- Meanwhile the purchase price is invested in the QSuper Balanced Option. The investment returns affect the income every year, so the income may go up or down on July 1 each year. But you can guess that the initial amount of the payment is set, via a long-term investment return assumption, at a level that is anticipated to be much more likely to go up than to go down. By the way, fluctuating payments are a feature that Australians are used to, because their annual minimum drawdowns are also volatile (as is the case in other countries too).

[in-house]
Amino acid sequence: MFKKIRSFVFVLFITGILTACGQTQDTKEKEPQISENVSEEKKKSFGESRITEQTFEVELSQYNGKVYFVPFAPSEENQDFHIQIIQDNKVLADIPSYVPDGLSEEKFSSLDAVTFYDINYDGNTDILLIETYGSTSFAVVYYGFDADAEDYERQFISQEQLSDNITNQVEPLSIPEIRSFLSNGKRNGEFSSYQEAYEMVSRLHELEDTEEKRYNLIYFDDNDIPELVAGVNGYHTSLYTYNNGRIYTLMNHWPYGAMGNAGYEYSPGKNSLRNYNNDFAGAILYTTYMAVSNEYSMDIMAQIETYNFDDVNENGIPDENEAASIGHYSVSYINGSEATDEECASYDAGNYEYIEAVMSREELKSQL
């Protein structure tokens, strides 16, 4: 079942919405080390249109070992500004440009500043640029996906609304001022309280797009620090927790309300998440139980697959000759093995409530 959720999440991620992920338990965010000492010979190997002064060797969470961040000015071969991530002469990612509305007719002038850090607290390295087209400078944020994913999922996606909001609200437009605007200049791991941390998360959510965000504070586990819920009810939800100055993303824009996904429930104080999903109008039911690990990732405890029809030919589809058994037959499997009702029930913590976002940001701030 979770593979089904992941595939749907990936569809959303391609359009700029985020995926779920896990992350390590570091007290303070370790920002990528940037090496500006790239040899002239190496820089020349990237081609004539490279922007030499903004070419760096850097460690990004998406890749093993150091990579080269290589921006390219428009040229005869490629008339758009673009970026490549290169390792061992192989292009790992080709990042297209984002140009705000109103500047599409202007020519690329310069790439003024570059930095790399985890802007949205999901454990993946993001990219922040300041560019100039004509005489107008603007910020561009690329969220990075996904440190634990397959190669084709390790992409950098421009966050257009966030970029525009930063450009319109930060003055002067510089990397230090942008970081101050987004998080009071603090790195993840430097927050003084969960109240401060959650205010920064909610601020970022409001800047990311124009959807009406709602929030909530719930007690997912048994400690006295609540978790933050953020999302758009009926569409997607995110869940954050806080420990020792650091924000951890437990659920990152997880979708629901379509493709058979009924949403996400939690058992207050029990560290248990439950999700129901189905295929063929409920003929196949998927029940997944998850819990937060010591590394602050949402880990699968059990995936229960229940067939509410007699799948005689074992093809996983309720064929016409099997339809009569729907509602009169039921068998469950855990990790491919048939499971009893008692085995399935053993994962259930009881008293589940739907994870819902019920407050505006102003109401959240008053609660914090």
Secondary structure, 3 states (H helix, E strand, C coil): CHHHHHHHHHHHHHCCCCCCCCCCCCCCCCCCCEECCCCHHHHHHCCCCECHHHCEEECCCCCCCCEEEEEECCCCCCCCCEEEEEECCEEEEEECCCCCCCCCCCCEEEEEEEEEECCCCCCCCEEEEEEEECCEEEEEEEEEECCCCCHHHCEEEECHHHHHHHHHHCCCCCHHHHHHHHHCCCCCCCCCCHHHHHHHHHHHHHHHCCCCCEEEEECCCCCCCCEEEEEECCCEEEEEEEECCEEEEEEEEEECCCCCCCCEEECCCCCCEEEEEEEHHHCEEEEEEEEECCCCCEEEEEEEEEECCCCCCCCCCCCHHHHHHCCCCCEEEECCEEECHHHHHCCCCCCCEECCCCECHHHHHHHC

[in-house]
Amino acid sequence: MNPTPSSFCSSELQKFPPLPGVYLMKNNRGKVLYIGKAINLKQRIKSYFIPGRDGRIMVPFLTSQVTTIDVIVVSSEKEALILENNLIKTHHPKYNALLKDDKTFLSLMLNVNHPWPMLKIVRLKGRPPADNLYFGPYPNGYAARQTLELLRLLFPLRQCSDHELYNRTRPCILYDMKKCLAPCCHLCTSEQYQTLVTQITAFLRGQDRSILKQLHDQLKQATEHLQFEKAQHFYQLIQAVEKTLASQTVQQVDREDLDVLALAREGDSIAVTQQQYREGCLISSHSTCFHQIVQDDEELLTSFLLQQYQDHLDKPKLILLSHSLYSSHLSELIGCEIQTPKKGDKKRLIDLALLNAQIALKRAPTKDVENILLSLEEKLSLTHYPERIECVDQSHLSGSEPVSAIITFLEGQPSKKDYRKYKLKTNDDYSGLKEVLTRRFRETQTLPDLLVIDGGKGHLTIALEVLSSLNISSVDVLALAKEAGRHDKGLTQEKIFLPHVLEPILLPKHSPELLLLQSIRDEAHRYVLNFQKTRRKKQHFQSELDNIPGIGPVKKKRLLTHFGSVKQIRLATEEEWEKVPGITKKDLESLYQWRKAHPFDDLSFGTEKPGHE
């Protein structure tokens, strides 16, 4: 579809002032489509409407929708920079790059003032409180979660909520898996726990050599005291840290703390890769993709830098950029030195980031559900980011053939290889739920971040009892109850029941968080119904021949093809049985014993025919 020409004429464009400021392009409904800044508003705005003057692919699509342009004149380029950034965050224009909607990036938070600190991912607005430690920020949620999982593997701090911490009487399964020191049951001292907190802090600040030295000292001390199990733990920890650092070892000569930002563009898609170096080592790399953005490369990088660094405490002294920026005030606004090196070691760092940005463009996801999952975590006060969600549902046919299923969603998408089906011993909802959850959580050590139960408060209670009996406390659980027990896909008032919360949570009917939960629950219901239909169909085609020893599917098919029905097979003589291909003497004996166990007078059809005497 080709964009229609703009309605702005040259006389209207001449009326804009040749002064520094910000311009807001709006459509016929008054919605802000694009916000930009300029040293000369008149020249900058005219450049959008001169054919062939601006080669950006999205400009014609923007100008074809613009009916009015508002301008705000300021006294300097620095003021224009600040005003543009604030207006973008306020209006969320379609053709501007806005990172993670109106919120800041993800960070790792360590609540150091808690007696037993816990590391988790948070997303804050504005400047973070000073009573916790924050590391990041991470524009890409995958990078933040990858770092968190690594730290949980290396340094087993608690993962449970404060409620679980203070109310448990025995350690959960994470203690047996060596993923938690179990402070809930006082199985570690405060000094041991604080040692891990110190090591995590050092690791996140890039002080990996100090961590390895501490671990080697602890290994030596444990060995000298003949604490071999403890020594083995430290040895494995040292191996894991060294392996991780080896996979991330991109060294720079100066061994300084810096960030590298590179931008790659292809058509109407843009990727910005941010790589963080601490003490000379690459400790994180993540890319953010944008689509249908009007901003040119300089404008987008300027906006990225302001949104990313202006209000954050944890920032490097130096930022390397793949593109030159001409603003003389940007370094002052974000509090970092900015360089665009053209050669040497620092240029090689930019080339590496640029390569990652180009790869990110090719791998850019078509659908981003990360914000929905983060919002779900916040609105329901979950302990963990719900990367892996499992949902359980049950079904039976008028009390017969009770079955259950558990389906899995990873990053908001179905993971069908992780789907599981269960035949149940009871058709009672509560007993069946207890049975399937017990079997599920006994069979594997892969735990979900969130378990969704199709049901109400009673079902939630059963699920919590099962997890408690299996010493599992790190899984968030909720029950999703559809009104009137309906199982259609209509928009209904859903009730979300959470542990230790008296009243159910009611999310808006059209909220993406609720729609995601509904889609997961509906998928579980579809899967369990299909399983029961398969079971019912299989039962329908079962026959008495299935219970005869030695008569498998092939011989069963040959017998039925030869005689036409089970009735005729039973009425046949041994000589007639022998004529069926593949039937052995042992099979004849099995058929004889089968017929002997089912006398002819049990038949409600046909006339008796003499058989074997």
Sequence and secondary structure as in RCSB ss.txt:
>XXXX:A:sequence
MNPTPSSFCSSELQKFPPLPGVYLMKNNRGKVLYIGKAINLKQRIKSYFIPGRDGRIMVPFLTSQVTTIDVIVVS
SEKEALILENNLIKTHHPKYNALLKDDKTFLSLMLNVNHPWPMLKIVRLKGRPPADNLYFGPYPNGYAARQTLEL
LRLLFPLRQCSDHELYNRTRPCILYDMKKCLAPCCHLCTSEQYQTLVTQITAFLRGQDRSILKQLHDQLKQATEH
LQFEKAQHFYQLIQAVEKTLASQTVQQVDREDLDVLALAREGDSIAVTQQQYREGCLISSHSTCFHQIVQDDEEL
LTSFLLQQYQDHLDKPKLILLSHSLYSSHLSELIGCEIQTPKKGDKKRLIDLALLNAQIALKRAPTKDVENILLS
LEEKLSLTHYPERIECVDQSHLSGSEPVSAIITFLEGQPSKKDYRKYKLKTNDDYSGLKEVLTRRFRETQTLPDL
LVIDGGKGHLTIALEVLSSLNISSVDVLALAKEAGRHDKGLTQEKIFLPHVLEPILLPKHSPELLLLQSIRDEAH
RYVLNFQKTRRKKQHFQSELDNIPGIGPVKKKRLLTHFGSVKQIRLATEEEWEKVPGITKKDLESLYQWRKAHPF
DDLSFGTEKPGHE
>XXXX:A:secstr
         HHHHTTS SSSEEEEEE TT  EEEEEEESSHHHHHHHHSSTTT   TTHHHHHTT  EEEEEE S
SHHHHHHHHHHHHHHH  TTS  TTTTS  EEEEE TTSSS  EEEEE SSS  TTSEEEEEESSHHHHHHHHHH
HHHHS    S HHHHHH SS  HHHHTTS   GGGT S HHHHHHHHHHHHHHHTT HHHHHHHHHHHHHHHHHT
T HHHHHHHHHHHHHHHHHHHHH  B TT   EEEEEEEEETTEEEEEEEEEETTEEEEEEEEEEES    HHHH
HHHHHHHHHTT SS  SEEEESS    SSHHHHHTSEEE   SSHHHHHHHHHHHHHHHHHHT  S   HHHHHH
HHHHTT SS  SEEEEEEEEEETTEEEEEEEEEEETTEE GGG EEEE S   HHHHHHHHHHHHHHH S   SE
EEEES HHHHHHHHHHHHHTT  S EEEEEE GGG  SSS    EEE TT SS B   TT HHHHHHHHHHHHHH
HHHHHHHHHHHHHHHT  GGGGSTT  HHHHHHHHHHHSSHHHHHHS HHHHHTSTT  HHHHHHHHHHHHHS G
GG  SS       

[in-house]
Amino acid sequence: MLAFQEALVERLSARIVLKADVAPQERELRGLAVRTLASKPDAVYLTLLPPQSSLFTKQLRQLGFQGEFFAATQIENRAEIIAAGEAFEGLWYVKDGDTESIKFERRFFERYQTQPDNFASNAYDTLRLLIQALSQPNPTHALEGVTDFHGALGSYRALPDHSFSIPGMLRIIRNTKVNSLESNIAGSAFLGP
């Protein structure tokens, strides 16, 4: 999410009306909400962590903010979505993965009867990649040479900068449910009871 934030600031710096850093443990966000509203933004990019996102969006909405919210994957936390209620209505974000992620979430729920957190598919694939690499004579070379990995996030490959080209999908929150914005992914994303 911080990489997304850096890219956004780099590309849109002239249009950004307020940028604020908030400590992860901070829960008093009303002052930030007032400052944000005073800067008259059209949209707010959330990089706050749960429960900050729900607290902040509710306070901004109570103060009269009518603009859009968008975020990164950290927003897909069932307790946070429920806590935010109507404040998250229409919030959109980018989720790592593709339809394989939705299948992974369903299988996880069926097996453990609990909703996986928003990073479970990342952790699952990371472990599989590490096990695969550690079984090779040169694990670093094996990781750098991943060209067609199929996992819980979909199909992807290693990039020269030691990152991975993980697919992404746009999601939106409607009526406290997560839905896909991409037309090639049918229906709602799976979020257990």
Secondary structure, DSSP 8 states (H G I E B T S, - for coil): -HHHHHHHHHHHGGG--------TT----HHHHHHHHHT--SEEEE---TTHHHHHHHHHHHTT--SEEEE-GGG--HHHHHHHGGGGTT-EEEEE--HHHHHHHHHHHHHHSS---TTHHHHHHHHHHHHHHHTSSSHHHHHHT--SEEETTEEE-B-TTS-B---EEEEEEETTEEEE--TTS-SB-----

One QSuper suggestion is to have spend enough on the Lifetime Pension that, along with Australia’s “Age Pension,” it will cover the essentials of the member’s lifestyle pattern.
There’s a potential “uncapped retirement bonus” for QSuper members. It relates to the release of the reserve for an accrued Australian tax liability.
There’s also a six-month cooling-off period, during which the member can decide to reverse the purchase and receive the full purchase price back, less any income payments received to date, of course, and adjusted downwards in unfavorable market conditions to protect the remaining members from arbitrage.
And finally their material contains a lot of references to Australia’s super system and tax system, which isn’t necessary for me to describe as I’m only trying to describe the basic principles.